Colonial Discourse and the Suffering of Indian American Children Book Cover.webp

In this book, we analyze the psycho-social consequences faced by Indian American children after exposure to the school textbook discourse on Hinduism and ancient India. We demonstrate that there is an intimate connection—an almost exact correspondence—between James Mill’s colonial-racist discourse (Mill was the head of the British East India Company) and the current school textbook discourse. This racist discourse, camouflaged under the cover of political correctness, produces the same psychological impacts on Indian American children that racism typically causes: shame, inferiority, embarrassment, identity confusion, assimilation, and a phenomenon akin to racelessness, where children dissociate from the traditions and culture of their ancestors.

This book is the result of four years of rigorous research and academic peer-review, reflecting our ongoing commitment at Hindupedia to challenge the representation of Hindu Dharma within academia.


From Hindupedia, the Hindu Encyclopedia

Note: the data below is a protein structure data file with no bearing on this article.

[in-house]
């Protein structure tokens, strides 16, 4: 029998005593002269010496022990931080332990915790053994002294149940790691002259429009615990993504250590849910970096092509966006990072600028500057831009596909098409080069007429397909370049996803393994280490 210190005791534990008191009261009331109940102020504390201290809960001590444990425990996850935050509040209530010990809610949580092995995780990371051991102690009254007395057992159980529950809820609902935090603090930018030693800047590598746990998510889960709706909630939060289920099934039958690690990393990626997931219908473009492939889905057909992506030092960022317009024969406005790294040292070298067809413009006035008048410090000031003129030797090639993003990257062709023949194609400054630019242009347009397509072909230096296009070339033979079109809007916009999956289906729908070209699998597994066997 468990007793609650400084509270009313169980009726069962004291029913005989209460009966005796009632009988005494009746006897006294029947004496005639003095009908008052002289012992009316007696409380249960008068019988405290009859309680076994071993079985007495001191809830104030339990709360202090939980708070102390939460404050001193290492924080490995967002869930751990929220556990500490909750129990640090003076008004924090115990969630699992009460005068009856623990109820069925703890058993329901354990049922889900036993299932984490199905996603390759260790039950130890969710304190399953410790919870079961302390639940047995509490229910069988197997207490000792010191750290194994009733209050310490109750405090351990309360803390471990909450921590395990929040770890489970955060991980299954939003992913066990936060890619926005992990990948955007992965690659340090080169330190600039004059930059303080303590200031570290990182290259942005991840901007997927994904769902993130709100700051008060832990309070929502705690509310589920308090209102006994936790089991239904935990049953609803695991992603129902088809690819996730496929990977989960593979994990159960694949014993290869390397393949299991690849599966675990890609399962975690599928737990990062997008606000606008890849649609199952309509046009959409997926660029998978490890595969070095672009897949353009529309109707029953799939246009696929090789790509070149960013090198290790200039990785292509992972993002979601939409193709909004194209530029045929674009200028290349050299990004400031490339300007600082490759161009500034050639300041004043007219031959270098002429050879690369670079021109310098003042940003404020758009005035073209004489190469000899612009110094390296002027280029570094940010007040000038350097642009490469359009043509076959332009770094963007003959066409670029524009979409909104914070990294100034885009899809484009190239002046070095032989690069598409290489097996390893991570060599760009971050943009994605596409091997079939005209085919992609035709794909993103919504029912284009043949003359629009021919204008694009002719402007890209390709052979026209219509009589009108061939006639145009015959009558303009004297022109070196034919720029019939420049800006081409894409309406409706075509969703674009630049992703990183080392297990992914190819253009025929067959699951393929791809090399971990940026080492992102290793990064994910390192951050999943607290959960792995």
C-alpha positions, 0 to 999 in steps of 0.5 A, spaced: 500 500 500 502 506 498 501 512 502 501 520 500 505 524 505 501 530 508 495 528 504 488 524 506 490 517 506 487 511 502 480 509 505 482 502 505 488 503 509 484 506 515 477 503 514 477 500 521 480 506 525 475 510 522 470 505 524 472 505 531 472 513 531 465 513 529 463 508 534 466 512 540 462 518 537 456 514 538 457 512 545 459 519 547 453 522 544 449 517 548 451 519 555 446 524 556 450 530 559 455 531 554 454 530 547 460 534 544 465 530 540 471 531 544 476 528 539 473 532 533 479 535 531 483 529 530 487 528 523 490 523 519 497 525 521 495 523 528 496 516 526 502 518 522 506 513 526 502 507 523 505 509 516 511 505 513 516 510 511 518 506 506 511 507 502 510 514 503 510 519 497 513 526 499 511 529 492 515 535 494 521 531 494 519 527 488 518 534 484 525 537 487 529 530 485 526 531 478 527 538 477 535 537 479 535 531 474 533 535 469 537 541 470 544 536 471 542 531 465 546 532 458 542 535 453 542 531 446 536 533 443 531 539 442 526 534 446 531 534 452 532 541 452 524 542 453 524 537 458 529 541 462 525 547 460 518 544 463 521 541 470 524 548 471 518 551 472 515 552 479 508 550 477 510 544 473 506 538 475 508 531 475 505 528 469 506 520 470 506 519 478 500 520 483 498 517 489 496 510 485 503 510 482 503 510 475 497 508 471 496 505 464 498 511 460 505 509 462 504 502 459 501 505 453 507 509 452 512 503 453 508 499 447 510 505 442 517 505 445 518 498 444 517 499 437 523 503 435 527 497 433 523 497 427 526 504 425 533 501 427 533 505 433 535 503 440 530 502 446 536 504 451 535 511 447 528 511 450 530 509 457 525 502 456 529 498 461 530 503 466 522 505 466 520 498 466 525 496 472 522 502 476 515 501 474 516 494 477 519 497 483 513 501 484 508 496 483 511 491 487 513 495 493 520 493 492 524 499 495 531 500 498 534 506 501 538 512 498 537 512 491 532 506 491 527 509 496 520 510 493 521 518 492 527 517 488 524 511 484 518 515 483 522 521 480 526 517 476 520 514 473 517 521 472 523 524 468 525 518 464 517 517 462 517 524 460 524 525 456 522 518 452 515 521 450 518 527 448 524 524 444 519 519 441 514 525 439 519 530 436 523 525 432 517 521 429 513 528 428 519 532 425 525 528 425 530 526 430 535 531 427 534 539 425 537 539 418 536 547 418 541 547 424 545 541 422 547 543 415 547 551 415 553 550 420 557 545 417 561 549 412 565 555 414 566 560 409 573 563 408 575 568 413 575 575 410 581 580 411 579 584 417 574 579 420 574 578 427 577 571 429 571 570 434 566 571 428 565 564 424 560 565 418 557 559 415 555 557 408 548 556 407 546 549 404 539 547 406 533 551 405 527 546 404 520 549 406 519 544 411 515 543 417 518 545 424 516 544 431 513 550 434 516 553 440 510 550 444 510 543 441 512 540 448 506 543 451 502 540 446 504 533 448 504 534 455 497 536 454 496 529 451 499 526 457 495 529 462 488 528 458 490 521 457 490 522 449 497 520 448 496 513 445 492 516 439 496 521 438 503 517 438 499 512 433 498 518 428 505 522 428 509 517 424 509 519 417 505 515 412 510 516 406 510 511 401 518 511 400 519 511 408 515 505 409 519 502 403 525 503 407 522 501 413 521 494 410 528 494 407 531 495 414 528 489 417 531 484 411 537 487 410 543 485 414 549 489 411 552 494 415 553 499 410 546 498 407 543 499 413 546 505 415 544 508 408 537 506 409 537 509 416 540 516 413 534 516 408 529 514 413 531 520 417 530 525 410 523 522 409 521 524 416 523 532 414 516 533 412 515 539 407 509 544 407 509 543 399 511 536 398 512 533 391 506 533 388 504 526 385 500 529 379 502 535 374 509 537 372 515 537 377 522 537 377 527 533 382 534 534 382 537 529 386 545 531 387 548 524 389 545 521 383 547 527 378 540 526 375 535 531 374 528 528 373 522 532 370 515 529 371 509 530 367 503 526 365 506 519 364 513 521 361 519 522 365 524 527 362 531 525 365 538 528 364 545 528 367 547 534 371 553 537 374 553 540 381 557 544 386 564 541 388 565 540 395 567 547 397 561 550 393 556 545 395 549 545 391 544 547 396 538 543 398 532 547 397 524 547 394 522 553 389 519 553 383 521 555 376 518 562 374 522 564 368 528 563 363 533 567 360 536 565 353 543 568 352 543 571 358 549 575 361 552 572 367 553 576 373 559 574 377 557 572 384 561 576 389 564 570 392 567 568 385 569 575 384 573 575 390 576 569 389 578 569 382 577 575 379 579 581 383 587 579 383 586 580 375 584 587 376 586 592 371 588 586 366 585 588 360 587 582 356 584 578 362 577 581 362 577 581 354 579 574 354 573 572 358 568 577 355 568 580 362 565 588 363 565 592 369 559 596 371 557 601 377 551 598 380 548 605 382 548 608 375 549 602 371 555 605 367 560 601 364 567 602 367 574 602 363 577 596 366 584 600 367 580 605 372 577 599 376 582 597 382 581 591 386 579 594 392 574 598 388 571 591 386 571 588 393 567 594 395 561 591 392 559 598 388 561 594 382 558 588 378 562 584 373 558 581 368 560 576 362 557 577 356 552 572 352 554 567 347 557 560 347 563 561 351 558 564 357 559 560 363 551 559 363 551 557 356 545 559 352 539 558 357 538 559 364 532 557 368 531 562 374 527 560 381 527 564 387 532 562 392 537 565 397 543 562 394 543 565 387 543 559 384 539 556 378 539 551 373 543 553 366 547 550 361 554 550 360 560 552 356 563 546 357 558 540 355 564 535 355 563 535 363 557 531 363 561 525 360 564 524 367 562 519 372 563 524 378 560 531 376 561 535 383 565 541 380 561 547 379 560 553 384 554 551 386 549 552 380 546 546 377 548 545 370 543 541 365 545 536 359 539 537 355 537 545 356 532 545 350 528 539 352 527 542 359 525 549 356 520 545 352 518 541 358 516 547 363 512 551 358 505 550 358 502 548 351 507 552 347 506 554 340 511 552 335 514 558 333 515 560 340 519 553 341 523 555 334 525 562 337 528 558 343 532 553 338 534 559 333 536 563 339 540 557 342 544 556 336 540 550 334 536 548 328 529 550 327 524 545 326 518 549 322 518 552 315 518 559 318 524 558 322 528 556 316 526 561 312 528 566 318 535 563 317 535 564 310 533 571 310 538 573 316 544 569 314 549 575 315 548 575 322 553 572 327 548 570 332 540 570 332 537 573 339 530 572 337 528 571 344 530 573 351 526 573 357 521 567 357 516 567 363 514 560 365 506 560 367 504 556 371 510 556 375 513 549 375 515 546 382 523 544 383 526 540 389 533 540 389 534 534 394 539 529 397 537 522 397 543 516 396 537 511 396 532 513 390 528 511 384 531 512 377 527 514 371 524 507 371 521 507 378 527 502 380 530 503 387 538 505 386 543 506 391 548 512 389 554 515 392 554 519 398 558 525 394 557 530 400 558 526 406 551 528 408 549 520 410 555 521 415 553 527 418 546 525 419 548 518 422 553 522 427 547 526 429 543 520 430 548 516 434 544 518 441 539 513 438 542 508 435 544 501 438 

By Swami Harshananda

Bhuman literally means ‘the Great one’.

The Upaniṣads are the main sources of the Vedānta philosophy which has gained a pre-eminent place in philosophy superseding the other systems. One of the most important subjects discussed by the Upaniṣads is Brahman, the Absolute, the origin and substratum of this created universe.

Out of the several terms used in the Upaniṣads to designate Brahman the word ‘Bhuman’ or ‘Bhumā’ is an uncommon one, used only in the Chāndogya Upanisad[1] Literally, it means ‘that which is very big or great’. Nārada, the well-known sage of the purāṇas, approaches Sanatkumāra, the great teacher of his times, and begs him for the instruction regarding the Ātman or the Self, the knowledge of which alone can give freedom from sorrow.

Sanatkumāra teaches him the techniques of a graded meditation, the objects chosen for the same varying from nāma or name up to prāṇa or the vital energy responsible for life. In this series Bhuman comes last. When this Bhuman is experienced, one attains supreme joy, compared to which all the pleasures of life pale into insignificance.

This Bhuman is not only everywhere and in everything, it is our inner Self also. One who realizes this becomes ‘svarāḍ,’ ruler of his own self. He also attains the freedom to move in all the regions of this universe. This section of the Chāndogya Upanisad is known as Bhumavidyā.


  1. Chāndogya Upanisad 7.23-25
  • The Concise Encyclopedia of Hinduism, Swami Harshananda, Ram Krishna Math, Bangalore